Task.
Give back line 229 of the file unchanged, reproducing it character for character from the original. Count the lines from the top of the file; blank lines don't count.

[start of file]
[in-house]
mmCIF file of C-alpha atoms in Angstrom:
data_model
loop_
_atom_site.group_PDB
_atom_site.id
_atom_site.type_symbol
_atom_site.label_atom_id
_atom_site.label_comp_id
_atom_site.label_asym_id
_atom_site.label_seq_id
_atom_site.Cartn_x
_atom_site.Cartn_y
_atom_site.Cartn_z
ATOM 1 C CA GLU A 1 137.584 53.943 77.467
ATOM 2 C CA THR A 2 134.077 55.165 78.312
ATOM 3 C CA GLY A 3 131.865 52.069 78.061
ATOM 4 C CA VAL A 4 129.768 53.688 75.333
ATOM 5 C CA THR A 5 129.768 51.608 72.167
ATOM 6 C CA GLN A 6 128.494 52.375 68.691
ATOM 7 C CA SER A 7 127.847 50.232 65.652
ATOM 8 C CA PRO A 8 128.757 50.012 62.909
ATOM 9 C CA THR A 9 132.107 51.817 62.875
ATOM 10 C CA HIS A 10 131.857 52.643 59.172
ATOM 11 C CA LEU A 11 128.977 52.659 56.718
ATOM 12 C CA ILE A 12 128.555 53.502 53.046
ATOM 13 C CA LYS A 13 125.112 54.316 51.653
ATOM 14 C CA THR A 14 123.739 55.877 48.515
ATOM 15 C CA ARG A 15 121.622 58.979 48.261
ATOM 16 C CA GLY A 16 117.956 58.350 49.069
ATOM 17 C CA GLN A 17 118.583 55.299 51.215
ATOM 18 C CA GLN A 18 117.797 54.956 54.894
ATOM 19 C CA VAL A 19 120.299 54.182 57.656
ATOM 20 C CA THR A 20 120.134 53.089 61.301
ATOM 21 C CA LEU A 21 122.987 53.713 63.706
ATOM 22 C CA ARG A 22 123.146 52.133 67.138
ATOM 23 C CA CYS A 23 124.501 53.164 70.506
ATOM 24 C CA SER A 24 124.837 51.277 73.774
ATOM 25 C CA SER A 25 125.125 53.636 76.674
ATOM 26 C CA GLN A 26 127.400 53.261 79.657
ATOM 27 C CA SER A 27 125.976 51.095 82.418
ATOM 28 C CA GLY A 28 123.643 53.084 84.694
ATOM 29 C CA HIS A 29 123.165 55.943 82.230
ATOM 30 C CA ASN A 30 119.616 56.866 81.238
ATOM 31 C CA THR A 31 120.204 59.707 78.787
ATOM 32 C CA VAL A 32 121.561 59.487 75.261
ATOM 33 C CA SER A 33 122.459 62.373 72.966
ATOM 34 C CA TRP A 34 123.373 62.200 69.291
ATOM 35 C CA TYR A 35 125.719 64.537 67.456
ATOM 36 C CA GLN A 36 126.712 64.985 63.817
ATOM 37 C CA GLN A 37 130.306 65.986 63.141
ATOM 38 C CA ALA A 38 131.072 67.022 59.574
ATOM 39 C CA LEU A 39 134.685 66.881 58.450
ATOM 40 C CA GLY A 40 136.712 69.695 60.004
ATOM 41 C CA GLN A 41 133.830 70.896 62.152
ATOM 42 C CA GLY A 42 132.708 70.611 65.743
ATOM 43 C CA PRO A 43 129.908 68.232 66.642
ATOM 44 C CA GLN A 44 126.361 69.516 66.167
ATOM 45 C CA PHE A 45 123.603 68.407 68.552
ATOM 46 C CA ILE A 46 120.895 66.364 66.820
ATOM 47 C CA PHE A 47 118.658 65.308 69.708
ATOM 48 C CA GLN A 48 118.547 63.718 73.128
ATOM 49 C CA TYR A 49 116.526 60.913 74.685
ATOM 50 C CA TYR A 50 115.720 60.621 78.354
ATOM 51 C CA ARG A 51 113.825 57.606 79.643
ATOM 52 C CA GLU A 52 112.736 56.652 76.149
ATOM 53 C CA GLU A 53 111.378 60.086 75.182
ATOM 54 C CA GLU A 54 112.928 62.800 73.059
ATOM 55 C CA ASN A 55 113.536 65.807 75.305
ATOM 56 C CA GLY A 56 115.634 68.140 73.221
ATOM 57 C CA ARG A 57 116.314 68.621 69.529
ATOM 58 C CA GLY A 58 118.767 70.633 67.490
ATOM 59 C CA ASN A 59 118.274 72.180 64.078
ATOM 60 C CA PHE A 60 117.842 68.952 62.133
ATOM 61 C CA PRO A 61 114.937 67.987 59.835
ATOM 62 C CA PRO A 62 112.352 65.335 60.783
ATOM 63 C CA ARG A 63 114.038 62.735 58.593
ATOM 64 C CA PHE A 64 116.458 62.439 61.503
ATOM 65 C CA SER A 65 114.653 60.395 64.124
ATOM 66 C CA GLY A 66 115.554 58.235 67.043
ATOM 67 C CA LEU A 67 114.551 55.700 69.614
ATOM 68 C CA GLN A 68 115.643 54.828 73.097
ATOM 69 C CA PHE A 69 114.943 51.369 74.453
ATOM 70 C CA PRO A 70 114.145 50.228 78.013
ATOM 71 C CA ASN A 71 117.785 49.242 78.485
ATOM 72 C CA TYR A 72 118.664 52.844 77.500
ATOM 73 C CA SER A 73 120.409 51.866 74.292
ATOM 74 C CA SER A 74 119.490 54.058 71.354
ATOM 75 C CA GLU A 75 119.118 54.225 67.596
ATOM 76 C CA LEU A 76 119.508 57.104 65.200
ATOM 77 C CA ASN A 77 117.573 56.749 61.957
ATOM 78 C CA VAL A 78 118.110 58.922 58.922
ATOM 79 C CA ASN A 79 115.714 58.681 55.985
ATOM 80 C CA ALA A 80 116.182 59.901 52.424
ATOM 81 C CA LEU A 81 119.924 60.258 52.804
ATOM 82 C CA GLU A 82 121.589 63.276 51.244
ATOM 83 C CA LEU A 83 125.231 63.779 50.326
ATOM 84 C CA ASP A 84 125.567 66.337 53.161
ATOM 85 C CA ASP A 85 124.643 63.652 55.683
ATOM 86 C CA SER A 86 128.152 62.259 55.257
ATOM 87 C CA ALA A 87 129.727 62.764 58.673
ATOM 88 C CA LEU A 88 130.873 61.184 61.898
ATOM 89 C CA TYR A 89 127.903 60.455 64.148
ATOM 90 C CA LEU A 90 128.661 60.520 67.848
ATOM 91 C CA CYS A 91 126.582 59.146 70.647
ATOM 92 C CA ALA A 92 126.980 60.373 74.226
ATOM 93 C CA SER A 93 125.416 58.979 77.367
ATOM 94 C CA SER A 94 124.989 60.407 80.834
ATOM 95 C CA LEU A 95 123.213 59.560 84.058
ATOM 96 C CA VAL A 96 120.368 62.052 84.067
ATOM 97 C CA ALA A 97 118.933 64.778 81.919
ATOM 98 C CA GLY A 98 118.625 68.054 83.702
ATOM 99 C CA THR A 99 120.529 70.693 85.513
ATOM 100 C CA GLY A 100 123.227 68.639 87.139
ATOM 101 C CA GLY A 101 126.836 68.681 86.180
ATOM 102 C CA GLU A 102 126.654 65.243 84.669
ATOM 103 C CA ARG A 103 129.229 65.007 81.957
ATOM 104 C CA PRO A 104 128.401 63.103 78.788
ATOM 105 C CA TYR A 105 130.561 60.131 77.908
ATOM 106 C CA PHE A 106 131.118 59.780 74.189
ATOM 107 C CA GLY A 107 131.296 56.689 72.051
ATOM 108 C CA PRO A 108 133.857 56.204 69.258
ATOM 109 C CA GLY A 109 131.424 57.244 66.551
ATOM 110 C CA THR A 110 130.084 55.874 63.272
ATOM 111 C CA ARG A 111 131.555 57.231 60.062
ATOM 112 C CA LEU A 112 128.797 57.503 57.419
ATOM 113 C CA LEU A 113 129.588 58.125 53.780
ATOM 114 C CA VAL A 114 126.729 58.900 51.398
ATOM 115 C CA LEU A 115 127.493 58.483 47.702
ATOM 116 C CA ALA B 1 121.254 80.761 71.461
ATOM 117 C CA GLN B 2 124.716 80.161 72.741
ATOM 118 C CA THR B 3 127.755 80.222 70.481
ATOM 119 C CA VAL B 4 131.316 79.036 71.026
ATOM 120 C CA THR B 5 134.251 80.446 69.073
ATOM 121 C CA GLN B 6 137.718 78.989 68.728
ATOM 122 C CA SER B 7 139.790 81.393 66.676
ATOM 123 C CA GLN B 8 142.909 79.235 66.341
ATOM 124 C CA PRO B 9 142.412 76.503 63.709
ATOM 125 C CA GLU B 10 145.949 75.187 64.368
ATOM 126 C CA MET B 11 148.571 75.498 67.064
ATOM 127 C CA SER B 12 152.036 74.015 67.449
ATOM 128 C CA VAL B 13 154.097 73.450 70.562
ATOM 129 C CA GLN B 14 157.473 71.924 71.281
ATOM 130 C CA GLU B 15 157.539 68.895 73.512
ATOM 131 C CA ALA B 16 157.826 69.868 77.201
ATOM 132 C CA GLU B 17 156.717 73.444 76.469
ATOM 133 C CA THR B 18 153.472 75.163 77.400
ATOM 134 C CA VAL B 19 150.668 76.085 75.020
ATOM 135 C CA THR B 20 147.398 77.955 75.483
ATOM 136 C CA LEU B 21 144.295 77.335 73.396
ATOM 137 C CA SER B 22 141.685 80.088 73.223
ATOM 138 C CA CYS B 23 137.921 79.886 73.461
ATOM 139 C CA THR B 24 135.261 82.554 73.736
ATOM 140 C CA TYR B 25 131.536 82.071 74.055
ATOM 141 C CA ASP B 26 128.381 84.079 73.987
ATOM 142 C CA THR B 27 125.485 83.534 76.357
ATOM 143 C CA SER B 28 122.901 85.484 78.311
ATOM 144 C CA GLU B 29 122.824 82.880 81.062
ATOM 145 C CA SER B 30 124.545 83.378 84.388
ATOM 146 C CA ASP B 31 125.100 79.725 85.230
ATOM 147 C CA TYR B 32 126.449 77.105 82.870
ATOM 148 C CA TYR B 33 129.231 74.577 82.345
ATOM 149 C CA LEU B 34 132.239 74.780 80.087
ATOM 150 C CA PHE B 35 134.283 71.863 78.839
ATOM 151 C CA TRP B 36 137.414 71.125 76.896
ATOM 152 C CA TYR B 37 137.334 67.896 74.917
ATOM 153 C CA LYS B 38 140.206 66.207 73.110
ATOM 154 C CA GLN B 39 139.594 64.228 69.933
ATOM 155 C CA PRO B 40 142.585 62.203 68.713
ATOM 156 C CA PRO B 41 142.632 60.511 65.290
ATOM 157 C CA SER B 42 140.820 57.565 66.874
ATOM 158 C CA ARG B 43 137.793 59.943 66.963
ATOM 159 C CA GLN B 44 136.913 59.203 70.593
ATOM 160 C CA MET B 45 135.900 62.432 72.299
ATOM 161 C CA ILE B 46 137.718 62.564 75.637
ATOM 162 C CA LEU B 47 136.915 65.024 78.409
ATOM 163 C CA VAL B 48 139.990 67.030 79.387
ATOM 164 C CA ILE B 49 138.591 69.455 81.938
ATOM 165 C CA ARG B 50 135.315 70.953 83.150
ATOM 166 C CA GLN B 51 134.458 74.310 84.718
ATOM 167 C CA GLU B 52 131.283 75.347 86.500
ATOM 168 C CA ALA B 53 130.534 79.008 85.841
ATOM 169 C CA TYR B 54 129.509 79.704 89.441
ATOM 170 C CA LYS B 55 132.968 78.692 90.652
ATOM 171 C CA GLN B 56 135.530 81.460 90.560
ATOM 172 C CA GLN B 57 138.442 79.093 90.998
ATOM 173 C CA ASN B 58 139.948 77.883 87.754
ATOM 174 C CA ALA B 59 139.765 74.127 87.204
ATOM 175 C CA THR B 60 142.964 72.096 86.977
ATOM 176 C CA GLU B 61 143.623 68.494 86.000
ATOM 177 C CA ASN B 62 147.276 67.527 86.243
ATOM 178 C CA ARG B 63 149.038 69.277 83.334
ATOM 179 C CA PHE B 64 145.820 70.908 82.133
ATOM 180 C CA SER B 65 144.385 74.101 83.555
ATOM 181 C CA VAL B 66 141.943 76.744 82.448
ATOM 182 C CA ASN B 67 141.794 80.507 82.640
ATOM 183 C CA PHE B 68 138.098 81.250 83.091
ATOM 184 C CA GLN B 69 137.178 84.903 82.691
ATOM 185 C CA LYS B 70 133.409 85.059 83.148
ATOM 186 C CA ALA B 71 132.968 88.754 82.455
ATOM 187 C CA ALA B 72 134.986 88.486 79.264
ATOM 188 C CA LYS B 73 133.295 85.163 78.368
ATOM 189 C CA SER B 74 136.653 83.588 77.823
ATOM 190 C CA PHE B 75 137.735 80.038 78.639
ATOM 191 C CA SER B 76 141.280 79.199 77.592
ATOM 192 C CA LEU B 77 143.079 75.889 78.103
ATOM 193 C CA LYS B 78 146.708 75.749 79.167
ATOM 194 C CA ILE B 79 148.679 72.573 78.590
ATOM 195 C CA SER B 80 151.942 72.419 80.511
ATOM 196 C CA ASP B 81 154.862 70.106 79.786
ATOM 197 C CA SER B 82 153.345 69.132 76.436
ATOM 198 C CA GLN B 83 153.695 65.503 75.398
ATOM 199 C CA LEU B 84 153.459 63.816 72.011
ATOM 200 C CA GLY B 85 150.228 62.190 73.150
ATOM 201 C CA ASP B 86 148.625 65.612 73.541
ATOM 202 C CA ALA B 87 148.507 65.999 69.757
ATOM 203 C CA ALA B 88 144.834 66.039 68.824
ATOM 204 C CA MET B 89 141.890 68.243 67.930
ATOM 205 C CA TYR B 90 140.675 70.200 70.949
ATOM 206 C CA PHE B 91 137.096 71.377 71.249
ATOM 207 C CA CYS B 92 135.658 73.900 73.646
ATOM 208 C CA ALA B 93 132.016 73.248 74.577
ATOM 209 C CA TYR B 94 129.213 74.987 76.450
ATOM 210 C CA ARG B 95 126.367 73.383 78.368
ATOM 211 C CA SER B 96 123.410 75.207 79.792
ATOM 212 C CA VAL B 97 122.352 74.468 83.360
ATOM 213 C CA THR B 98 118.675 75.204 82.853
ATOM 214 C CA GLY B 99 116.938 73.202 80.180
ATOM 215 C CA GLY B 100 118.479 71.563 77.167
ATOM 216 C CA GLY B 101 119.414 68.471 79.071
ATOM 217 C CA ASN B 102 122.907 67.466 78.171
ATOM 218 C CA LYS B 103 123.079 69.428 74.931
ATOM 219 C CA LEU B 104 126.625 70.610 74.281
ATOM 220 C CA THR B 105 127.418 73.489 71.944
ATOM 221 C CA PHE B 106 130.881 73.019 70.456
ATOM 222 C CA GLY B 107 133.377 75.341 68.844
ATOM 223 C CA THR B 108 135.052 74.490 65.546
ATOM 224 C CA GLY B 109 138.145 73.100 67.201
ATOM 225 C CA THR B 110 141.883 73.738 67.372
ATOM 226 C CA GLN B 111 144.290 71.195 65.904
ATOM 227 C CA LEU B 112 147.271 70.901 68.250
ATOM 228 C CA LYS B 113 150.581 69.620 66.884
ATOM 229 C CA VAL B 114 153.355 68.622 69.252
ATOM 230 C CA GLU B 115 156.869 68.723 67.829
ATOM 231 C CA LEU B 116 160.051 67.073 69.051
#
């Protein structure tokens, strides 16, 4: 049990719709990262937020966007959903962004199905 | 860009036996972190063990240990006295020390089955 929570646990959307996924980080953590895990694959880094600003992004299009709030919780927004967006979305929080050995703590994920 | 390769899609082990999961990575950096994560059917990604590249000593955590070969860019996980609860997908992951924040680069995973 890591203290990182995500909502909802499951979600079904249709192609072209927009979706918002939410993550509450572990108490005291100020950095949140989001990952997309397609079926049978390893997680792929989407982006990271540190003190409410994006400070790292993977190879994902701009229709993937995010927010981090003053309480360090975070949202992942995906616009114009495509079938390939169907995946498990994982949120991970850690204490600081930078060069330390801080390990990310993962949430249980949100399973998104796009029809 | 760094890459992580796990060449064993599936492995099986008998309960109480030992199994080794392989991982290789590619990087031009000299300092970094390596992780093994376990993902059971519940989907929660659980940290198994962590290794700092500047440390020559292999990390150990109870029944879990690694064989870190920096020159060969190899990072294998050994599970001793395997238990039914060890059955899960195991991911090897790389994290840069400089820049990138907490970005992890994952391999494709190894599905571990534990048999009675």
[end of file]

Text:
ATOM 215 C CA GLY B 100 118.479 71.563 77.167